How Jane Prentice voted compared to someone who believes that the federal government should administer the paid parental leave scheme rather than employers

Division Jane Prentice Supporters vote Division outcome

24th May 2012, 12:03 PM – Representatives Paid Parental Leave and Other Legislation Amendment (Dad and Partner Pay and Other Measures) Bill 2012 - Consideration in Detail - Amendment to administration of payment

Show detail

The amendment to the administration of payment process within the Paid Parental Leave and Other Legislation Amendment (Dad and Partner Pay and Other Measures) Bill 2012 was unsuccessful.

Someone who voted Aye supported the amendment. As there were an equal number of Aye and No votes, the Deputy Speaker had a casting vote to decide the tie. There is a principle that a casting vote on an amendment should leave the bill in its original form and so the Deputy Speaker gave her casting vote to the Noes. This means that the amendment failed.

Debate in Parliament

Liberal MP Bruce Billson moved the amendment in order to shift default responsibility for administering paid parental leave payments away from the employer and onto the federal department secretary.(Read Billson MP's explanation here. ) He said the purpose of the amendment was to “reduce the compliance burden for employers”.

Labor MP Jenny Macklin, who introduced the Paid Parental Leave and Other Legislation Amendment (Dad and Partner Pay and Other Measures) Bill 2012, said that the Labor Government opposed this amendment on the basis of recommendations made by the Productivity Commission.(Read Macklin MP's whole contribution here. ) She said the Commission recommended that “the delivery mechanism [of the scheme] should demonstrate that paid parental leave is a normal feature of employment arrangements like other workplace entitlements such as annual leave”.

Background to the bill

The Paid Parental Leave and Other Legislation Amendment (Dad and Partner Pay and Other Measures) Bill 2012 was introduced to extend the Paid Parental Leave Scheme to certain working fathers and partners so that they receive two weeks’ dad and partner pay at the rate of the national minimum wage.(Read more about the bill and its context here. For more information about paid parental leave more generally, see the Department of Human Services website.)

References

Yes Yes (strong) Not passed by a small majority

24th Feb 2011, 10:11 AM – Representatives Paid Parental Leave (Reduction of Compliance Burden for Employers) Amendment Bill 2010 - Second Reading - Read a second time

Show detail

The majority voted against reading the Paid Parental Leave (Reduction of Compliance Burden for Employers) Amendment Bill 2010 for a second time.

This means that the majority of members did not agree with the main idea of the bill and so the bill was rejected.

The bill was introduced by the Liberal Party MP Bruce Billson as a private member's bill. Its purpose was to amend the Paid Parental Leave Act 2010 so that the federal department secretary would continue to administer the paid parental leave scheme. Billson MP said that this bill "is solely about reducing the compliance burden on employers in the processing and delivery of those payments".(Read Billson MP's explanation here. )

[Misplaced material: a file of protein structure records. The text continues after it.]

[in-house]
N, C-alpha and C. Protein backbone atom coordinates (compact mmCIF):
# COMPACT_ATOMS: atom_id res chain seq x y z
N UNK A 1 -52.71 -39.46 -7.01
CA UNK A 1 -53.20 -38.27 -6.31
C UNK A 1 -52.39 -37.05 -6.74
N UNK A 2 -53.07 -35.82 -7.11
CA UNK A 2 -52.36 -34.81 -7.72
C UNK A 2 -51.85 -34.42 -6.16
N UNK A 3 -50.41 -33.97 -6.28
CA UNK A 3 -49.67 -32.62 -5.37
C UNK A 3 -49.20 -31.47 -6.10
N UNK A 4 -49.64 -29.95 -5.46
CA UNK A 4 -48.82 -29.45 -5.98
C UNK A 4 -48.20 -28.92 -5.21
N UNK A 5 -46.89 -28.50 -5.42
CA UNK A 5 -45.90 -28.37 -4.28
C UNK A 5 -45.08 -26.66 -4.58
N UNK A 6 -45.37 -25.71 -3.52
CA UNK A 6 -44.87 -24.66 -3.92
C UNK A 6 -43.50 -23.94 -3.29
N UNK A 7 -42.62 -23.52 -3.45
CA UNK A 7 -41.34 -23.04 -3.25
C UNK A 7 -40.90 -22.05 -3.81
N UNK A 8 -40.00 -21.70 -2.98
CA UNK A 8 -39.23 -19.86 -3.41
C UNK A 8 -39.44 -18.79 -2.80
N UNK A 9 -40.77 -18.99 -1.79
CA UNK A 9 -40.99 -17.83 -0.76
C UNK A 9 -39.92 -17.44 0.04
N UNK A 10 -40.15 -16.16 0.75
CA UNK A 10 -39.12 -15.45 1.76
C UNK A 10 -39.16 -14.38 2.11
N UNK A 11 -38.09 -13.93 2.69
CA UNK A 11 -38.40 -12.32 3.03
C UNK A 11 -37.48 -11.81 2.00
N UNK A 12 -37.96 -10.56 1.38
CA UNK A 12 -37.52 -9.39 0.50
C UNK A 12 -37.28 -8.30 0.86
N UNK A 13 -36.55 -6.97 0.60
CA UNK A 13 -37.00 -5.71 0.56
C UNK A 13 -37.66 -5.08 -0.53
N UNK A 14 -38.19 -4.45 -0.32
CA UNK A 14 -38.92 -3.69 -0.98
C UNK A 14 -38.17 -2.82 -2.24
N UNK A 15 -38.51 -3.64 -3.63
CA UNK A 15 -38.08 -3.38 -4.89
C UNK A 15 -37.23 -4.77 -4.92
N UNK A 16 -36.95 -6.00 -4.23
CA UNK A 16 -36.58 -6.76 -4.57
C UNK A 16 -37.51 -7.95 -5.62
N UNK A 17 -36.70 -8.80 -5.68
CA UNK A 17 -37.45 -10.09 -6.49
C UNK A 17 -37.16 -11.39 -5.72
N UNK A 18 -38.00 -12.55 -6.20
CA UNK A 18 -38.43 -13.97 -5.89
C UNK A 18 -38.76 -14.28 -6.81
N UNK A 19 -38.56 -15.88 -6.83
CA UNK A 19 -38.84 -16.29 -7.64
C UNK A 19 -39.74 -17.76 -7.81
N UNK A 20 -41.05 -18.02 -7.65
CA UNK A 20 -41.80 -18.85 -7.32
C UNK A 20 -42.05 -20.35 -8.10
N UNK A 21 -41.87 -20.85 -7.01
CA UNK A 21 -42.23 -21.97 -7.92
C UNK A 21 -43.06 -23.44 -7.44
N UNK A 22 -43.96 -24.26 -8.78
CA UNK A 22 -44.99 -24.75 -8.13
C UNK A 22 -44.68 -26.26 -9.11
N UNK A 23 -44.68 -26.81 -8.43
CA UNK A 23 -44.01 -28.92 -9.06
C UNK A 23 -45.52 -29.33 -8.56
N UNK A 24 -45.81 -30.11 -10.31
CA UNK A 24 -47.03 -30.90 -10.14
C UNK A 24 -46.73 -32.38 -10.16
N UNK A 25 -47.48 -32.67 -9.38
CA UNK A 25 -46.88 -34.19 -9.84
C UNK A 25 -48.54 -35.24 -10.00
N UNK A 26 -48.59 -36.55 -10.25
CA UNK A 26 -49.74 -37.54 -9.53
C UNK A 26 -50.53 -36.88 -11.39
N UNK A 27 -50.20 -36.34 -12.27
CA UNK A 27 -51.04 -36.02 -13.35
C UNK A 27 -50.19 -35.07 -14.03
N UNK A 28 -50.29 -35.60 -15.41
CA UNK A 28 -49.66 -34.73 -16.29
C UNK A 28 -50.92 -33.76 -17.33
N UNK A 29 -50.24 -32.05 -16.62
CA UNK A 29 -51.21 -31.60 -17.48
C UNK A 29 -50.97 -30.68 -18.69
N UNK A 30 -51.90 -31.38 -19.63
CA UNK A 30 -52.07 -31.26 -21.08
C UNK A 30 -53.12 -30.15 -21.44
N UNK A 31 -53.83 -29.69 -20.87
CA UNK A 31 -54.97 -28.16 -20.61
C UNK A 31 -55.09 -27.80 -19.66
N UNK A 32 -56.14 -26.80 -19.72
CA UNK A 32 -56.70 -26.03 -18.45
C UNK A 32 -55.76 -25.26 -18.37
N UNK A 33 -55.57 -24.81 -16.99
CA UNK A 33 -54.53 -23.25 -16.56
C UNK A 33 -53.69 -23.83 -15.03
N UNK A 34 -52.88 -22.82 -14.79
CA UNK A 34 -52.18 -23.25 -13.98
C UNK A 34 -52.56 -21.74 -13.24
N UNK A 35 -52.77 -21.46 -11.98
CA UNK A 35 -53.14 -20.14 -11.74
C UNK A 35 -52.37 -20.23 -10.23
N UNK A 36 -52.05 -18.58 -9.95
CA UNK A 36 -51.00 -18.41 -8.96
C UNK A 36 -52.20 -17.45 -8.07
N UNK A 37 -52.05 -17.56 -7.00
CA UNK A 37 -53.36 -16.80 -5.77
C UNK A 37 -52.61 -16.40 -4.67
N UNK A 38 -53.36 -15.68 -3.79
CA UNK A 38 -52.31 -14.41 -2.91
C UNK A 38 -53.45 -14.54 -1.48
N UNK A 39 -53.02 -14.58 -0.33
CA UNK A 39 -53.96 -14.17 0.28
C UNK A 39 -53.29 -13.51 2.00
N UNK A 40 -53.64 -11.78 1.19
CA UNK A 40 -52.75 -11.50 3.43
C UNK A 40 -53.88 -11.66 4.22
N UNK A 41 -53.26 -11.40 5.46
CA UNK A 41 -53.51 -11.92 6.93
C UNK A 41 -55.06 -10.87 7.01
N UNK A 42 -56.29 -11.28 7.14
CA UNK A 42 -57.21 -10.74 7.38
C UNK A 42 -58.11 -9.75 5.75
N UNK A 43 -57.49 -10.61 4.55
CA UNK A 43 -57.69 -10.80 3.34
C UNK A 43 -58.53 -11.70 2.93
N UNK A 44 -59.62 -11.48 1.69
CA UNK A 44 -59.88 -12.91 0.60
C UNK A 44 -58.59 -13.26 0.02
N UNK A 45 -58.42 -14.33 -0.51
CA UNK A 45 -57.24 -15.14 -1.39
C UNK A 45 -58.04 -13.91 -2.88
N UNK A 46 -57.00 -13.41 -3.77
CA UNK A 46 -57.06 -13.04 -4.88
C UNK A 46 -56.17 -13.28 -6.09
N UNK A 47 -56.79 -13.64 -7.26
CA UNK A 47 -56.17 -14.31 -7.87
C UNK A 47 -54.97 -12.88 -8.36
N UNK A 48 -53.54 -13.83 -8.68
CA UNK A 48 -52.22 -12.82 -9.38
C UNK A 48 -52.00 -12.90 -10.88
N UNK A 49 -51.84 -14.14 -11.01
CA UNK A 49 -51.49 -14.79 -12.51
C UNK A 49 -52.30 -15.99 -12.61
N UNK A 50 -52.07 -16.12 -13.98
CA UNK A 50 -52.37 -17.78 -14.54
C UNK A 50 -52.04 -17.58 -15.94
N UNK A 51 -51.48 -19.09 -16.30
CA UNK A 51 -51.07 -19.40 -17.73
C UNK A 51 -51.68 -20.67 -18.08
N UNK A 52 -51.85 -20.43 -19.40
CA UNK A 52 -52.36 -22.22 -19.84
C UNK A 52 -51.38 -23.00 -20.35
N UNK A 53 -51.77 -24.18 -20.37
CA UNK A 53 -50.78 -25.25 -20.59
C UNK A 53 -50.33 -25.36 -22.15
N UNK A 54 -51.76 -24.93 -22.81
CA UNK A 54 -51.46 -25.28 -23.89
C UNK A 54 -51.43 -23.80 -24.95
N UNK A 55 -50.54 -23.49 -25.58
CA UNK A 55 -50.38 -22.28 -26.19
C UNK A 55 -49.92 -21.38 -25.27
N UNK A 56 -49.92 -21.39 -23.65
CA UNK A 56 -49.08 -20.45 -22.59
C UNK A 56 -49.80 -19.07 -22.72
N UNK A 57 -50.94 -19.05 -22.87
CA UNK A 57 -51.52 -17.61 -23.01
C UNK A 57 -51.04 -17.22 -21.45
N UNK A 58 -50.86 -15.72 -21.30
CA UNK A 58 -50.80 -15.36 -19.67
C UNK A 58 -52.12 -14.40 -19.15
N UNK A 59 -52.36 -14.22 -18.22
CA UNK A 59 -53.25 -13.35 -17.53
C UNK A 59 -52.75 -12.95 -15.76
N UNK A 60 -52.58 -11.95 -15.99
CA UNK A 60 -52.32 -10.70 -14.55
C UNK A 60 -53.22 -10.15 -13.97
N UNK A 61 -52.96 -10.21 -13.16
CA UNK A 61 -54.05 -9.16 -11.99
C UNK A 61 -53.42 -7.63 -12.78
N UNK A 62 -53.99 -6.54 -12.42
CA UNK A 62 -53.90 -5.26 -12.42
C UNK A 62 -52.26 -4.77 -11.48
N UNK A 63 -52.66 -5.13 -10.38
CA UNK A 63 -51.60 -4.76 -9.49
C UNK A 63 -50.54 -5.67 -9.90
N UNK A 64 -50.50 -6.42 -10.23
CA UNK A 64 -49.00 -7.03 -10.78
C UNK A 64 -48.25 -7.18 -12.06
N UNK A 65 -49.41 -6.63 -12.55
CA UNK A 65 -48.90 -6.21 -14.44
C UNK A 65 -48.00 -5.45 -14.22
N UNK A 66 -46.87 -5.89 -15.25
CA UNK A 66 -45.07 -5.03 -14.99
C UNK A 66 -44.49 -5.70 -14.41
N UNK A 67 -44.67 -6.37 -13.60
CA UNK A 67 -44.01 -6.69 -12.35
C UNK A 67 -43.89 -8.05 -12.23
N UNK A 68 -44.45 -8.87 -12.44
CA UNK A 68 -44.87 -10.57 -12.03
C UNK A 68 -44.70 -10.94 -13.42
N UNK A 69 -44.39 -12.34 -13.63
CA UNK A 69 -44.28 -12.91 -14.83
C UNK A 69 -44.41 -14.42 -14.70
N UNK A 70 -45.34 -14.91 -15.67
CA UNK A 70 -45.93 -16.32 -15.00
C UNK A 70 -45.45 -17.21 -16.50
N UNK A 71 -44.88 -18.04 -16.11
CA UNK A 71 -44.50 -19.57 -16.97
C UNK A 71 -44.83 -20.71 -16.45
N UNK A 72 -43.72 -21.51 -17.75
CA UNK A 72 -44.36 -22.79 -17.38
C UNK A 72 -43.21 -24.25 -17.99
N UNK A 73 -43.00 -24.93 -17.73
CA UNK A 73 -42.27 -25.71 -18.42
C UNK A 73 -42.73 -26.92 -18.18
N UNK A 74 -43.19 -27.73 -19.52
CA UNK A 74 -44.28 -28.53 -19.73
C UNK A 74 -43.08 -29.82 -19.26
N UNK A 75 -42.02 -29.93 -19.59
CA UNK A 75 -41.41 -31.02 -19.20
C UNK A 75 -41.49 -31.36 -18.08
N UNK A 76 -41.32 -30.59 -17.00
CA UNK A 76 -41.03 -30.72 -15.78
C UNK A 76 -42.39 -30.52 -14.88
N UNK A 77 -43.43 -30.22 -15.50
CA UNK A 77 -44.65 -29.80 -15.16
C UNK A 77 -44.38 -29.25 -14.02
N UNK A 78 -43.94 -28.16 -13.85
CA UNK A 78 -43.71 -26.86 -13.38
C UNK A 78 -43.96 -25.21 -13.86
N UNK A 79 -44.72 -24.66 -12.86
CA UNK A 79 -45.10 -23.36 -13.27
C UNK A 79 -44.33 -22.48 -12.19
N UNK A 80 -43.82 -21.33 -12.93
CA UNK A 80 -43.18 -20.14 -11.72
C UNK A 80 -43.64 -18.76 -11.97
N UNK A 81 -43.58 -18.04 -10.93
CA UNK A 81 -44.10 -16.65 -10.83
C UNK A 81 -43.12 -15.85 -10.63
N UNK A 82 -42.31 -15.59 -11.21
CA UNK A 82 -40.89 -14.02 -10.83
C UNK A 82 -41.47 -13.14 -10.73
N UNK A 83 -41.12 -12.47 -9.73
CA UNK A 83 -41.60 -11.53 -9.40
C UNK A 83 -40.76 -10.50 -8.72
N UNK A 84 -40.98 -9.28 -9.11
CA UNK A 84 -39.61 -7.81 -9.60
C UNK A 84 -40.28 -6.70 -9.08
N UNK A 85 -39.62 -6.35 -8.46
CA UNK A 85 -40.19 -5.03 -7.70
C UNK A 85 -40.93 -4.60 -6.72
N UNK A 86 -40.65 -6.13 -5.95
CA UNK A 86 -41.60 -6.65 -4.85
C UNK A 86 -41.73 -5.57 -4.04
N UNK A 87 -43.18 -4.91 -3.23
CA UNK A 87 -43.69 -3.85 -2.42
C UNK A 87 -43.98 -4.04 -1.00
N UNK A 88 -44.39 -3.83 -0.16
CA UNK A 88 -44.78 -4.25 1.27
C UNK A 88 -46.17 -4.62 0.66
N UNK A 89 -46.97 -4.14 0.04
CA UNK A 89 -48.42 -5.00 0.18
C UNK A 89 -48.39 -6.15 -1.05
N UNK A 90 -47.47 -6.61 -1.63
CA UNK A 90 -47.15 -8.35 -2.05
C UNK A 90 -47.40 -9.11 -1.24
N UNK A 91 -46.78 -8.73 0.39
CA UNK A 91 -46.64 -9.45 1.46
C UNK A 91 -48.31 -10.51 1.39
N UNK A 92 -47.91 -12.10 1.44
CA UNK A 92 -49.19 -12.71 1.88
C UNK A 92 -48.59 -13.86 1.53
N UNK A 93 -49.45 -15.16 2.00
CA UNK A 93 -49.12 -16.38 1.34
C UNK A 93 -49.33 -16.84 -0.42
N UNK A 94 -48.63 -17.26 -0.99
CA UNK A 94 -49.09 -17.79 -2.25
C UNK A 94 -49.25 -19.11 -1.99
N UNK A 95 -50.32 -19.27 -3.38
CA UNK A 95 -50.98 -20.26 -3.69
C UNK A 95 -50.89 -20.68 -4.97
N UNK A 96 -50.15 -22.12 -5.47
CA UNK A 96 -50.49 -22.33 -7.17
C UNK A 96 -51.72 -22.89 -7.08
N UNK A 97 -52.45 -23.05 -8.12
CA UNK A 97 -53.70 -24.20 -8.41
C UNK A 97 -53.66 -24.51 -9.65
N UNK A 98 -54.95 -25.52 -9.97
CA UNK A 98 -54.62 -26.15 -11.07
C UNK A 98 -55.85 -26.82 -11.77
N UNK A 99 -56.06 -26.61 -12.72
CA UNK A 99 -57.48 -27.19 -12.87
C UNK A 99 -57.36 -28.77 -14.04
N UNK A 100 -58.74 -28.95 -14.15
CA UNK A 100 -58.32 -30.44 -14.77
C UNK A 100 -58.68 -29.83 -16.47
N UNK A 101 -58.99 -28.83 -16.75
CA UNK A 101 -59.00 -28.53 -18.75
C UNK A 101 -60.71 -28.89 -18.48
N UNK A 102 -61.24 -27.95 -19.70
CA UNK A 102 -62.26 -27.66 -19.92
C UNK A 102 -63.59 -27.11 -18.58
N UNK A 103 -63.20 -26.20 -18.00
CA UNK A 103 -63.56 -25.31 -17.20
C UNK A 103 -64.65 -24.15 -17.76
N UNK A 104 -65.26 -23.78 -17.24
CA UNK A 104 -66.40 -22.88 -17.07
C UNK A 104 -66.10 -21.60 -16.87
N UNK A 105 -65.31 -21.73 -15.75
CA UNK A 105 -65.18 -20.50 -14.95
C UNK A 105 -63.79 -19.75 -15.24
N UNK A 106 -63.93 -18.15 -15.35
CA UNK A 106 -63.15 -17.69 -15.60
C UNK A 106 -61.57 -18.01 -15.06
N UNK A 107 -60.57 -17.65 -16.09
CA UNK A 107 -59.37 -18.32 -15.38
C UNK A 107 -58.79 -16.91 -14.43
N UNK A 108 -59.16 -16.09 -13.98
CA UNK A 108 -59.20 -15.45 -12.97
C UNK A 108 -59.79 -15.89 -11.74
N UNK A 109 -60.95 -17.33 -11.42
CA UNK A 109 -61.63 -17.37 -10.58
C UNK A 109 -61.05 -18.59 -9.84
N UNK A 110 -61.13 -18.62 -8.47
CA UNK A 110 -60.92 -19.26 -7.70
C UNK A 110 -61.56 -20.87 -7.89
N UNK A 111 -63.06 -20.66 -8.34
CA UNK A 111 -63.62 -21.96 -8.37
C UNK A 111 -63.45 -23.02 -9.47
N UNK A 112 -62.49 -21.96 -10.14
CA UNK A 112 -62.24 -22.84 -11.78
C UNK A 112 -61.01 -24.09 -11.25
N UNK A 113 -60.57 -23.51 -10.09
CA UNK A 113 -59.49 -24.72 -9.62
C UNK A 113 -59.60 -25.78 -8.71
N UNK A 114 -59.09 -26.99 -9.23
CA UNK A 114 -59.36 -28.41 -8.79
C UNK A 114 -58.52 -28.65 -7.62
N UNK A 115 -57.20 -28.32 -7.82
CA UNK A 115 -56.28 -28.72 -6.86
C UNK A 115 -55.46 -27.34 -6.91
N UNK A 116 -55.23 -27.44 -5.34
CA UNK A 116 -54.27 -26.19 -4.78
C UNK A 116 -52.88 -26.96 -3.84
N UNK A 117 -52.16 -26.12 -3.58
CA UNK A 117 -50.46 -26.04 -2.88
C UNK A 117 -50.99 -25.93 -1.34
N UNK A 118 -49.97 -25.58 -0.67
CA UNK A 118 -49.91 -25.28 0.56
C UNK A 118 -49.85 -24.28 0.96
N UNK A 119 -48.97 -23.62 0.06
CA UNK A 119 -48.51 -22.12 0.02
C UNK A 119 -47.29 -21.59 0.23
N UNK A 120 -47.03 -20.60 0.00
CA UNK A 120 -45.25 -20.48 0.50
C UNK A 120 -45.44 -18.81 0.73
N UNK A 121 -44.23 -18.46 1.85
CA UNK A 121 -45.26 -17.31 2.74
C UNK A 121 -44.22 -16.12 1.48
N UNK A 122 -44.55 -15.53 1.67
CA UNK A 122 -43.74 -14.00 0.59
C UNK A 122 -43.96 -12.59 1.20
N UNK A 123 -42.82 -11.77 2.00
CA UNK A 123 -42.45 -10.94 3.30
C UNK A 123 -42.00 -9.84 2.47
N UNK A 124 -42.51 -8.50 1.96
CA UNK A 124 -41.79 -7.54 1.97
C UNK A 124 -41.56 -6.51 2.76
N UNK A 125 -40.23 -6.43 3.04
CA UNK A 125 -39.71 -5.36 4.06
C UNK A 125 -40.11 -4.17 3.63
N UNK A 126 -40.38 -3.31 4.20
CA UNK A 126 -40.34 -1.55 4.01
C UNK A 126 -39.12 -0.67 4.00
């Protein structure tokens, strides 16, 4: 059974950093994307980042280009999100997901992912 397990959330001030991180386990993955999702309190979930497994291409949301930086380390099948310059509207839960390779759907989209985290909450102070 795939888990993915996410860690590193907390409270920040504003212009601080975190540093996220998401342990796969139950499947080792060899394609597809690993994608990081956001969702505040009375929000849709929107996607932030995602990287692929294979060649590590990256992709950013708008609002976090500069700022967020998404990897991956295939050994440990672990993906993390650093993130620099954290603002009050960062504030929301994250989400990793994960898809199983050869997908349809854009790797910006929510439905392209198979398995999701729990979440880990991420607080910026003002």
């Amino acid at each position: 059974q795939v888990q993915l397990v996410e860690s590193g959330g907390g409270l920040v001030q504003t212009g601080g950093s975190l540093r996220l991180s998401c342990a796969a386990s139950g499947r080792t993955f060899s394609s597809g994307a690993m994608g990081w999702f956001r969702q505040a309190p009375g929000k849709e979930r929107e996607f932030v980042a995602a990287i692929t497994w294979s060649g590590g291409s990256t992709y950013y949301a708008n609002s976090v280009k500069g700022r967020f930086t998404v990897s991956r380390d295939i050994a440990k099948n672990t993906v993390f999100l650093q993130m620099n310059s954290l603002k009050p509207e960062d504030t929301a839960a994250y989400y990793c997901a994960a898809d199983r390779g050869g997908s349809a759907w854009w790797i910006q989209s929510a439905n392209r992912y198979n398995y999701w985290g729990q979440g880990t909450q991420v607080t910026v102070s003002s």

Background to the bill

On 1 January 2011, a paid parental leave scheme began in Australia.(Read more about the Government's paid parental leave scheme on the Department of Human Services website.) It offered eligible people up to 18 weeks of financial support at the rate of the national minimum wage.

For the first six months of the scheme, payment will be administered by the federal department secretary. After that time, employers will become responsible for administering the payment. The Paid Parental Leave (Reduction of Compliance Burden for Employers) Amendment Bill 2010 attempts to stop this transfer of responsibility so that the government continued to administer the payment.

References

Yes Yes (strong) Not passed by a small majority

How "voted very strongly for" is worked out

The MP's votes count towards a weighted average where the most important votes get 50 points, less important votes get 10 points, and less important votes for which the MP was absent get 2 points. In important votes the MP gets awarded the full 50 points for voting the same as the policy, 0 points for voting against the policy, and 25 points for not voting. In less important votes, the MP gets 10 points for voting with the policy, 0 points for voting against, and 1 (out of 2) if absent.

Then, the number gets converted to a simple english language phrase based on the range of values it's within.

No of votes Points Out of
Most important votes (50 points)      
MP voted with policy 2 100 100
MP voted against policy 0 0 0
MP absent 0 0 0
Less important votes (10 points)      
MP voted with policy 0 0 0
MP voted against policy 0 0 0
Less important absentees (2 points)      
MP absent* 0 0 0
Total: 100 100

*Pressure of other work means MPs or Senators are not always available to vote – it does not always indicate they have abstained. Therefore, being absent on a less important vote makes a disproportionatly small difference.

Agreement score = MP's points / total points = 100 / 100 = 100%.

And then